The authors thank the American College of Surgeons National Surgical Quality Improvement Program and the hospitals participating in the American College of Surgeons National Surgical Quality Improvement Program, the source of data used herein. The American College of Surgeons National Surgical Quality Improvement Program has not verified, and is not responsible for, the statistical validity of the data analysis or the conclusions derived by the authors.
Research Support
This study was solely supported by the Department of Anesthesiology, Critical Care and Pain Medicine at Boston Children’s Hospital, Harvard Medical School, Boston, Massachusetts.
Competing Interests
The authors declare no competing interests.
References
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Appendix
This Appendix describes the procedures in each risk quartile (RQ) with 87 procedures in RQ1, 15 in RQ2, 46 in RQ3, and 33 in RQ4.
Risk Quartile 1
  1. Anterior neck procedures (thyroid/thyroglossal duct)

  2. Arthroscopy

  3. Arthrotomy (knee)

  4. Arteriovenous malformation supratentorial

  5. Branchial cleft

  6. Bullae resection

  7. Open cholecystectomy

  8. Clitoroplasty

  9. Colotomy/duodenotomy/foreign body

  10. Craniosynostosis

  11. Craniotomy: bone flap/cyst

  12. Cystoscopy and ureteroscopy

  13. Digit reconstruction

  14. Dislocation of hip and femur

  15. Drainage of neck abscess

  16. Ear procedures (tympanoplasty, mastoidectomy, others)

  17. Epiphyseal arrest

  18. External fixation (bone)

  19. Excision of parotid tumor/gland

  20. Facial bone reconstruction

  21. Foot division of joint capsule, ligament, or cartilage

  22. Forehead reconstruction

  23. Fracture/dislocation of humerus/tibia/foot

  24. Hypospadias

  25. Incision and drainage of submandibular/submental gland

  26. Implantation/revision/repositioning of tunneled intrathecal or epidural

  27. Joint procedure

  28. Laminectomy (with or without neoplasm)

  29. Laparoscopic colectomy

  30. Laparoscopic ileostomy

  31. Laparoscopic jejunostomy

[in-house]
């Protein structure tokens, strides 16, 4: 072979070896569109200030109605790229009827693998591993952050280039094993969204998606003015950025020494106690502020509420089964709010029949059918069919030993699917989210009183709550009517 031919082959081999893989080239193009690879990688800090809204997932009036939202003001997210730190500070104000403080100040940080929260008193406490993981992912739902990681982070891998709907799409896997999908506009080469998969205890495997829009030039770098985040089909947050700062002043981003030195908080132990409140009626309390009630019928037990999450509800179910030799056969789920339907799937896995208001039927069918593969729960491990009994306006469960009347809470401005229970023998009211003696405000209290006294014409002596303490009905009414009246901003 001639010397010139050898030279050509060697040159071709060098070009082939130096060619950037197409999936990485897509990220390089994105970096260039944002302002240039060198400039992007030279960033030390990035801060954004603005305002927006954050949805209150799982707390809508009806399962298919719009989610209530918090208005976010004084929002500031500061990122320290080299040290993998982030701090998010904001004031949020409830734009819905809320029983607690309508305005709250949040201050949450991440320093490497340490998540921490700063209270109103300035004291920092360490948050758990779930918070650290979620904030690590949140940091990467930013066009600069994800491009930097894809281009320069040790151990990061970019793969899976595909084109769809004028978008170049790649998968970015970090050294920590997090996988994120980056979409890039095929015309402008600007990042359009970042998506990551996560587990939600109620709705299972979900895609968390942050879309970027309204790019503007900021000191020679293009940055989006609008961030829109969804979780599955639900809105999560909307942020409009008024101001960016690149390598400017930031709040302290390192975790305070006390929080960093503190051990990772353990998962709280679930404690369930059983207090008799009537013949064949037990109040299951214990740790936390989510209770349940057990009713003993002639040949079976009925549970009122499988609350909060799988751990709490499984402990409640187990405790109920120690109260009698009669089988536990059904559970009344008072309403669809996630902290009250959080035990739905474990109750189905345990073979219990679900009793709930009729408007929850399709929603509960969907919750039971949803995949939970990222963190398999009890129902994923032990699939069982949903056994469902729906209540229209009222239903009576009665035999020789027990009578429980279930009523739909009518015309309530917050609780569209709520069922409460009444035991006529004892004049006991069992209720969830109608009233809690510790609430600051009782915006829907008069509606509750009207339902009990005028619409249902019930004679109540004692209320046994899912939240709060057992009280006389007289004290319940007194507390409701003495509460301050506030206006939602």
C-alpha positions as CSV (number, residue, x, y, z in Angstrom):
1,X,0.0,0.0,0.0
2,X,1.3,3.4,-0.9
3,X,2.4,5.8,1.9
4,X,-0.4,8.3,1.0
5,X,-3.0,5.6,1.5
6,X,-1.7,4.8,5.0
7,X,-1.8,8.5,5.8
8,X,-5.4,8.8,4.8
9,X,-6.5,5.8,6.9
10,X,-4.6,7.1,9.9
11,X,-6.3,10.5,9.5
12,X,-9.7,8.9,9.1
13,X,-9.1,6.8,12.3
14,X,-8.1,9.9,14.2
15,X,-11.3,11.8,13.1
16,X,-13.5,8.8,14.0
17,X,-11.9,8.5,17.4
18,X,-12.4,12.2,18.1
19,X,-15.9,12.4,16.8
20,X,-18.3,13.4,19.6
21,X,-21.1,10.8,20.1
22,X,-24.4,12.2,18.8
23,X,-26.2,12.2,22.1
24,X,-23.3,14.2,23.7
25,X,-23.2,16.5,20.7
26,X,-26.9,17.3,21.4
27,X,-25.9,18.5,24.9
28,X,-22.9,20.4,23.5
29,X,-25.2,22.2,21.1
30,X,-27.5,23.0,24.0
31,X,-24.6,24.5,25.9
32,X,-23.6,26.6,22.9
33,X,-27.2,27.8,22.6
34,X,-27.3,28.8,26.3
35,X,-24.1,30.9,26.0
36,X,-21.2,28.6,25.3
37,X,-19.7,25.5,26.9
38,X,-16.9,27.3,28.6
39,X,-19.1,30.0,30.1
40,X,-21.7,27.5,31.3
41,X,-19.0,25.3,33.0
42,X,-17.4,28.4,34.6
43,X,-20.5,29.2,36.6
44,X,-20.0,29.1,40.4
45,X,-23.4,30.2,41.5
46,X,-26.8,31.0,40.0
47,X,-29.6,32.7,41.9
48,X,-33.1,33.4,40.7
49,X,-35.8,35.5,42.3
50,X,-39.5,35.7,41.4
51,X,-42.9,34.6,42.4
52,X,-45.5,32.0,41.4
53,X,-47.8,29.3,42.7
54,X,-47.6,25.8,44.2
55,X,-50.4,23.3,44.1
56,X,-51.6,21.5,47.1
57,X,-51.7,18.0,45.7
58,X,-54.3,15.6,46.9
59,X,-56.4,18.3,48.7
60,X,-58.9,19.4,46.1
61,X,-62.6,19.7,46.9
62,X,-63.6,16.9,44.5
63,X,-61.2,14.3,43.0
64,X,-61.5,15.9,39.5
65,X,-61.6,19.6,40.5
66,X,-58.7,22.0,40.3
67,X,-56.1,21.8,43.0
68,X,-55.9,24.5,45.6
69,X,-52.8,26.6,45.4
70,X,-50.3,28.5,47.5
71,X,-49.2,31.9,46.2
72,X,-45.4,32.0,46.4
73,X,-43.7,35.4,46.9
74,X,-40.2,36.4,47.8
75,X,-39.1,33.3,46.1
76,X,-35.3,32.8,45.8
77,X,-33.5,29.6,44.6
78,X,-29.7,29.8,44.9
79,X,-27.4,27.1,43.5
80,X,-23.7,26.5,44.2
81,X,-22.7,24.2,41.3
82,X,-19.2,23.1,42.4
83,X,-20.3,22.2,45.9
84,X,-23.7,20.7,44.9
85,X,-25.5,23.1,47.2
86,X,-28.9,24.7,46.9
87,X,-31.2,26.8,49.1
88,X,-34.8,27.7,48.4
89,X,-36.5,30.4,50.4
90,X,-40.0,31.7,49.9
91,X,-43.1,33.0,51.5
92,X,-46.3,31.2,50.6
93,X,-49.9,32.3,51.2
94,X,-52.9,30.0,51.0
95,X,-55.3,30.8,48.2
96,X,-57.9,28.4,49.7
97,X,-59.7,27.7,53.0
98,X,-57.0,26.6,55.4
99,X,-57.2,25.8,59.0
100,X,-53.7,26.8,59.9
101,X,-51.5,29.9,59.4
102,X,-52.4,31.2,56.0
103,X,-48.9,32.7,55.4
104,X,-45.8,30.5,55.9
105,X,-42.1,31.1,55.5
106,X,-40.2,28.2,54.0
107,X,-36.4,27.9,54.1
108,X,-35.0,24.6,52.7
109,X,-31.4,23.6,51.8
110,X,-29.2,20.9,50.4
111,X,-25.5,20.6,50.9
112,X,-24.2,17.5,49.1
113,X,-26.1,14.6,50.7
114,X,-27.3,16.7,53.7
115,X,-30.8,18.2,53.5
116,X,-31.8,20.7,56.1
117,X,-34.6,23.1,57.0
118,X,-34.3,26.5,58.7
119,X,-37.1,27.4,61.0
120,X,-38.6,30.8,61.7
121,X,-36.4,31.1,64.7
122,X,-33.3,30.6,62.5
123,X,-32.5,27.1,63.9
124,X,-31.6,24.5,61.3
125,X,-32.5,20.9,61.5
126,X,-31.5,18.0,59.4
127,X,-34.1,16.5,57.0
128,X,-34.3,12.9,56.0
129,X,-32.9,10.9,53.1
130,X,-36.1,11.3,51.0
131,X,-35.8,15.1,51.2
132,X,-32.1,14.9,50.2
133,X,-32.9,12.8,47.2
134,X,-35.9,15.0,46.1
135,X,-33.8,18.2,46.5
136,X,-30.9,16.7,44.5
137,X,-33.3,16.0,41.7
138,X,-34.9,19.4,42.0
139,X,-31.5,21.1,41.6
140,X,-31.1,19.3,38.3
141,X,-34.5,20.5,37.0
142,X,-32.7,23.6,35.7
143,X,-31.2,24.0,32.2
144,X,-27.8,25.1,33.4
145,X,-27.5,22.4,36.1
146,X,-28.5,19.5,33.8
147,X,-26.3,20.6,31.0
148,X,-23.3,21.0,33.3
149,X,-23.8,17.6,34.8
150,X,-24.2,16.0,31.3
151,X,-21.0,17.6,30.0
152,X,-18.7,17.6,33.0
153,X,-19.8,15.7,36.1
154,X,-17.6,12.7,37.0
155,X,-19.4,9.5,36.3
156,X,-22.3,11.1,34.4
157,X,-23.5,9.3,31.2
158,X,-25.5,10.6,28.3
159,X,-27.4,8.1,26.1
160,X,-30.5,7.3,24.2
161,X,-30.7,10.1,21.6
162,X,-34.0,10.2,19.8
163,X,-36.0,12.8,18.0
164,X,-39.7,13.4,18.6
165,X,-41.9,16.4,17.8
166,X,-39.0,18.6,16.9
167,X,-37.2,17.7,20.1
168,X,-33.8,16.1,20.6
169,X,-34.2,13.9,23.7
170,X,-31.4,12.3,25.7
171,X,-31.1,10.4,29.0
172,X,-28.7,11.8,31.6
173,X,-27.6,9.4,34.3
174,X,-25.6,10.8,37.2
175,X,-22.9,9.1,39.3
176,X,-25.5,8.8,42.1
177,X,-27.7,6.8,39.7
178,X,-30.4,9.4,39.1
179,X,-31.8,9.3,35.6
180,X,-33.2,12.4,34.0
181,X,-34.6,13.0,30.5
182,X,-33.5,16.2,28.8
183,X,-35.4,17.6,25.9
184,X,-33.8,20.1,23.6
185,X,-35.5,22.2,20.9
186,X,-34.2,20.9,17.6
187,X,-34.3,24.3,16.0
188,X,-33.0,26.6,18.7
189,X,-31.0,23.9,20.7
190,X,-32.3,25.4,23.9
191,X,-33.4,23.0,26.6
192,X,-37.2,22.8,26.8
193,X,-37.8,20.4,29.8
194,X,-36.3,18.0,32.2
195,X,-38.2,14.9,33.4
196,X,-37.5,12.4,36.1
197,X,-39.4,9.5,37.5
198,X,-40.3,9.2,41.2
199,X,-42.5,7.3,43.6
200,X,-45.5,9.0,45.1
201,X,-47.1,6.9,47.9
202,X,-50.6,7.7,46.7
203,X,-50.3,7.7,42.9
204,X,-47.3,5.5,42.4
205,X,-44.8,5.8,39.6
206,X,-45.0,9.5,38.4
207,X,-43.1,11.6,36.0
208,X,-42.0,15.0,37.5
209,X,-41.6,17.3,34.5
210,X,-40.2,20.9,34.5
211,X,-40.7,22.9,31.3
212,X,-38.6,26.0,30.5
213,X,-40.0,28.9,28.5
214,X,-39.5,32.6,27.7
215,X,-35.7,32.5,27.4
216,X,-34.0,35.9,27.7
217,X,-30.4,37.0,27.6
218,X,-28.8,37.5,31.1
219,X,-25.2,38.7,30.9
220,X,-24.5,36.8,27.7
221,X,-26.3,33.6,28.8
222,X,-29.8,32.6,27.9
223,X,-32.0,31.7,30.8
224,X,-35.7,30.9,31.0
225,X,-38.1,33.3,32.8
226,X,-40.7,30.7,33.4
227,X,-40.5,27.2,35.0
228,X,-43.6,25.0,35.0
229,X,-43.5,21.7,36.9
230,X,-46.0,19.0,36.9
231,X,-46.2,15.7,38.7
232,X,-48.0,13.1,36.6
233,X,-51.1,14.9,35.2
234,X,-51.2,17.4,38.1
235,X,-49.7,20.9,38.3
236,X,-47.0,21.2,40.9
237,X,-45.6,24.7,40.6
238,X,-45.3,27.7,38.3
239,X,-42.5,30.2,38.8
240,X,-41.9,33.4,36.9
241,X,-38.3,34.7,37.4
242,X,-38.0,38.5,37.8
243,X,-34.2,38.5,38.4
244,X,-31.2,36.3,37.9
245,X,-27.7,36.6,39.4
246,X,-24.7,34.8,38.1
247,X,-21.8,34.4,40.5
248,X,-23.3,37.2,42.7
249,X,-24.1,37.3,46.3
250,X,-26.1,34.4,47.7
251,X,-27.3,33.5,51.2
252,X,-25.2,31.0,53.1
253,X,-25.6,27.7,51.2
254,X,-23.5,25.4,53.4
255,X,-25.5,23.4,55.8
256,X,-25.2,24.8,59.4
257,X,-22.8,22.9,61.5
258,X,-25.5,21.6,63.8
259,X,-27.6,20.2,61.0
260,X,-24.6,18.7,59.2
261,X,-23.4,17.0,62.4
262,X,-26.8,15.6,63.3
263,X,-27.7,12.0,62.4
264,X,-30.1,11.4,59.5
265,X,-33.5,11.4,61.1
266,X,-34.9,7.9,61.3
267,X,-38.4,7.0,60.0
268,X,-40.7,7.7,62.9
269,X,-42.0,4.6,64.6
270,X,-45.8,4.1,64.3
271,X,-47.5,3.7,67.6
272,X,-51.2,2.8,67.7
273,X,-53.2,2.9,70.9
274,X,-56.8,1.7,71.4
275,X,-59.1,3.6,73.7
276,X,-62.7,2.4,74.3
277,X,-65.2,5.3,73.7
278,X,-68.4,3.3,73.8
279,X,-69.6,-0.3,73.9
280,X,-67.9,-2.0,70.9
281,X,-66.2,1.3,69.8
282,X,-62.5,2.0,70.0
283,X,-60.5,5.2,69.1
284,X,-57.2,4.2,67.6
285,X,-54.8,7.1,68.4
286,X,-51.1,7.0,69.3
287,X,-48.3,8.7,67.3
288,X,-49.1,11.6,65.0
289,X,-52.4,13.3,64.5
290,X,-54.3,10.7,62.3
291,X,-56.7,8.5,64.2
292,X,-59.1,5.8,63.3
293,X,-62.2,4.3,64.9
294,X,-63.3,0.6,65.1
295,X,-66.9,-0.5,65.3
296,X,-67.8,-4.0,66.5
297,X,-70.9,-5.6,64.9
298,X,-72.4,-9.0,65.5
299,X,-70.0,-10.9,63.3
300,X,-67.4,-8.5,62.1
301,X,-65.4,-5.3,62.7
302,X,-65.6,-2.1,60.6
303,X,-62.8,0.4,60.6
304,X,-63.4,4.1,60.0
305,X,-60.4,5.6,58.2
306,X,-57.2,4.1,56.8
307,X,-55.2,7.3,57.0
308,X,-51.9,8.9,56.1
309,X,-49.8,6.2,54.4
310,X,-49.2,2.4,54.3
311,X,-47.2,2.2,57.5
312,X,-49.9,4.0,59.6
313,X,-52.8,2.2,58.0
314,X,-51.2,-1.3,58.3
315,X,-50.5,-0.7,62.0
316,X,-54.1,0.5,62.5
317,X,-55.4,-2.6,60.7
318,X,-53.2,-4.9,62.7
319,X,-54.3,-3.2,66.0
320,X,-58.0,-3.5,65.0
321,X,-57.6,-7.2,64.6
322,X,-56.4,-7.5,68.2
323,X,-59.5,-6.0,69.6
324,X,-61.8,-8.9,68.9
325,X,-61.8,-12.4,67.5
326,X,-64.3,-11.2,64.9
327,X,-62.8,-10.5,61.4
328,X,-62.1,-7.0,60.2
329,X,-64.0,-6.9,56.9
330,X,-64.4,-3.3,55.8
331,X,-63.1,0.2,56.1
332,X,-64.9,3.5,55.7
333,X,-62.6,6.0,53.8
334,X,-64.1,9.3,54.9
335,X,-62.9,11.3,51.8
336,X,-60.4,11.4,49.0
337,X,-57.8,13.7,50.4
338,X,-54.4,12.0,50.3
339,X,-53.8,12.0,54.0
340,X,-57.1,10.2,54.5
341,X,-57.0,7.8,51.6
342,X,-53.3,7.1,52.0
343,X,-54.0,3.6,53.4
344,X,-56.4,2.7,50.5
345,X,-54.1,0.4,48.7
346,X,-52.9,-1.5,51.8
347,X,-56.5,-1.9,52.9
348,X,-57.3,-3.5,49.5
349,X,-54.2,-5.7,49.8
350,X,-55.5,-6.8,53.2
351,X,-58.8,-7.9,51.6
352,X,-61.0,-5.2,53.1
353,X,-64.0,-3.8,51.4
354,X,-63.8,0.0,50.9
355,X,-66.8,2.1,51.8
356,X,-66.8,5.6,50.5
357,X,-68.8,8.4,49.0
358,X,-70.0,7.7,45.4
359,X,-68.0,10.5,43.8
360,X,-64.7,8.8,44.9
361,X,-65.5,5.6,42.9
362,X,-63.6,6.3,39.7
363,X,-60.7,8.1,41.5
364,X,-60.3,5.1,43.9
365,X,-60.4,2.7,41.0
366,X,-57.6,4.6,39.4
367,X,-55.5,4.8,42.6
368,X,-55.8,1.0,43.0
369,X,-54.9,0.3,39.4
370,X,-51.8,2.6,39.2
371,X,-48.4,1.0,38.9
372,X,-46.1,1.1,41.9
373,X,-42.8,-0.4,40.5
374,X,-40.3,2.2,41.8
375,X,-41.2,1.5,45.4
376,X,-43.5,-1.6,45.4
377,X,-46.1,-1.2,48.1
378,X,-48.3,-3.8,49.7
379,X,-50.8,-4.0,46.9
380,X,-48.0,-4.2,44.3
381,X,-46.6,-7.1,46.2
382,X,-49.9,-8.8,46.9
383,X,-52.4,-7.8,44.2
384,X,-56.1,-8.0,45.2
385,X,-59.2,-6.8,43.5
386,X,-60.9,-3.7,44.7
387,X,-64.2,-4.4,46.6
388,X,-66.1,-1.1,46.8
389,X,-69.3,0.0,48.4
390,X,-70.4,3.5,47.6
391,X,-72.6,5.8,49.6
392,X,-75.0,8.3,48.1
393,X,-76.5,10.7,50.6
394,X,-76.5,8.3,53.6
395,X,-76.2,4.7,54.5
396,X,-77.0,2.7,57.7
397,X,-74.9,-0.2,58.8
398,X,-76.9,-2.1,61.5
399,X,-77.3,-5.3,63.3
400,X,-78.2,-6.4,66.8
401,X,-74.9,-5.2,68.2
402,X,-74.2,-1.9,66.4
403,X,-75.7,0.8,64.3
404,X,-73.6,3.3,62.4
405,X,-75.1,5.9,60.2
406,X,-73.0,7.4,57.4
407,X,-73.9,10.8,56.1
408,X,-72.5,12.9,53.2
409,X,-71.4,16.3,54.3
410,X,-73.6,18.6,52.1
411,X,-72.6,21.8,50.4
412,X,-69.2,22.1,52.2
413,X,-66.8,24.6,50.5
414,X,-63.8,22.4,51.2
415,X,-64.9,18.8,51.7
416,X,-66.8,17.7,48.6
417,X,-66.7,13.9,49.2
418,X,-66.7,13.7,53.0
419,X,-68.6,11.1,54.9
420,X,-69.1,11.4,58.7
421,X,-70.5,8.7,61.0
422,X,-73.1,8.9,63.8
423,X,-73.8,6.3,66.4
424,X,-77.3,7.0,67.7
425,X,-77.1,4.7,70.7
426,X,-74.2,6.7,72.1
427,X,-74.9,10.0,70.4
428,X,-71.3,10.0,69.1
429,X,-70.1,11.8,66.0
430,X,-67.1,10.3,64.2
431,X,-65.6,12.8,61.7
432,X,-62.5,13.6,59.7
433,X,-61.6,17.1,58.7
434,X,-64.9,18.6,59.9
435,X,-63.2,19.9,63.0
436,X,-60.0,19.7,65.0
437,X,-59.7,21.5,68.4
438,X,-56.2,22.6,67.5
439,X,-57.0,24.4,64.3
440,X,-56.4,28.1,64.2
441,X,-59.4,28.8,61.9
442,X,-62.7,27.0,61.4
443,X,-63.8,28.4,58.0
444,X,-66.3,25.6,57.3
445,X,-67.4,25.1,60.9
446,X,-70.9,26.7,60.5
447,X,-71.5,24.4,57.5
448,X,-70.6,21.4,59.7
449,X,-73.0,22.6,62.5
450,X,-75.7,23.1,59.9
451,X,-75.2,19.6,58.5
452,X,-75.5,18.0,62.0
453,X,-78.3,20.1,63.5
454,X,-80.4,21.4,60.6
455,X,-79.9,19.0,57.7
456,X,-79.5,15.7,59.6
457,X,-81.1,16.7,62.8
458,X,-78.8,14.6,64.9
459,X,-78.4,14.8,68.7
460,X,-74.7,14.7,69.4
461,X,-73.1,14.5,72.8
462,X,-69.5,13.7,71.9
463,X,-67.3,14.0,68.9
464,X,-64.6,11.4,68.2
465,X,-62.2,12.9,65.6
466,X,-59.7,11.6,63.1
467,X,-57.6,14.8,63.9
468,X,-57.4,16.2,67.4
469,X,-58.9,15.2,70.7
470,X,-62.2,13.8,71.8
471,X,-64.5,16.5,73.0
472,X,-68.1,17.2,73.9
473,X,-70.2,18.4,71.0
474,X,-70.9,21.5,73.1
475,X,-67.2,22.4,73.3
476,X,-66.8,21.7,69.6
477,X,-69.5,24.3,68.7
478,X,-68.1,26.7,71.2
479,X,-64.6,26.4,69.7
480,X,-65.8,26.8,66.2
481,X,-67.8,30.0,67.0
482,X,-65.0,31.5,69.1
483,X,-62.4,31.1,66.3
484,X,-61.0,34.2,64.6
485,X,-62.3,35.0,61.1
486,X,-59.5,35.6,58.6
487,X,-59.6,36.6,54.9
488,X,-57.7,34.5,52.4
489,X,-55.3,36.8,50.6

32. Laparoscopic hernia

  33. Laparoscopic cyst aspiration

  34. Laparoscopic enterolysis

  35. Laparoscopic nephrectomy

  36. Laryngoplasty/laryngoplasty cricoid

  37. Lithotripsy

  38. Lower gastrointestinal procedures/fistula/anoplasty

  39. Lymphadenectomy (except deep cervical)

  40. Mastectomy

  41. Mediastinal tumor resection

  42. Nephrectomy

  43. Neuroendoscopic replacement of ventricular catheter

  44. Oophorectomy

  45. Orchidopexy

  46. Osteoplasty

  47. Osteotomy (limb) excluding hip osteotomy

  48. Ovarian cyst drainage/resection

  49. Palatoplasty, secondary repair of cleft palate/lip

  50. Partial excision of bone tumor

  51. Partial splenectomy

  52. Partial colectomy

  53. Percutaneous nephrostolithotomy

  54. Pharyngoplasty

  55. Procedure on tendons and/or muscles

  56. Procedures related to the bile duct

  57. Replacement of cranial nerve stimulator

  58. Reconstruction pectus excavatum

  59. Rectal procedure

  60. Renal biopsy

  61. Renal procedures

  62. Repair of syndactyly

  63. Retropharyngeal/peritonsillar abscess

  64. Revision colostomy/ileostomy

  65. Rhinoplasty with/without revision to nasal tip

  66. Salpingectomy

  67. Simple diaphragm repair

  68. Sinus endoscopy (partial ethmoidectomy)

  69. Sinus endoscopy: sphenoidotomy

  70. Skin graft

  71. Skin lesion excision

  72. Sympathectomy

  73. Sleeve gastrectomy

  74. Enterocystoplasty

  75. Spine fusion reinsertion or removal, exploration

  76. Subarachnoid/subdural shunt

  77. Subdural implantation of electrodes

  78. Thoracoscopic thymus resection

  79. Tracheoplasty

  80. Urinary tract procedures

  81. Upper gastrointestinal procedure

  82. Ureteral catheterization

  83. Urethral procedures

  84. Vaginoplasty

  85. Varicocele excision or ligation

  86. Varicose

  87. Ventral hernia (omphalocele)

Risk Quartile 2
  1. Appendectomy

  2. Craniotomy: bone tumor resection

  3. Gastrostomy closure

  4. Hemiepiphyseal arrest

  5. Laminectomy with release of spinal cord

  6. Lap splenectomy

  7. Laparoscopic cholecystectomy

  8. Lymphadenectomy (deep cervical)

  9. Neuro: Implantation of cranial nerve neurostimulator

  10. Orchidopexy (abdominal approach)

  11. Osteotomy (hip)

  12. Primary plastic cleft lip/palate

  13. Pyloromyotomy

  14. Sinus surgery: ethmoidectomy

  15. Sinus surgery: maxillary antrostomy

Risk Quartile 3
  1. Arthrodesis

  2. Arthrotomy (hip infection)

  3. Brain tumor resection/open or endoscopy

  4. Bronchoscopy (foreign body removal)

  5. Colectomy for congenital megacolon

  6. Craniectomy with cervical laminectomy

  7. Craniotomy: electrode placement for seizure monitoring

  8. Cystoscopy and ureteroscopy with stent placement

  9. Cystostomy with drainage

  10. Diagnostic thoracoscopy (mediastinum)

  11. Diverticulum

  12. Enterostomy closure

  13. Enterotomy/foreign body

  14. Enterolysis

  15. Excision of submandibular gland

  16. Exploratory retroperitoneal

  17. Fracture of femoral shaft

  18. Gastrostomy/foreign body

  19. Implantation or replacement of drug infusion device

  20. Intussusception

  21. Laparoscopic colostomy or cecostomy

  22. Laparoscopic esophageal procedure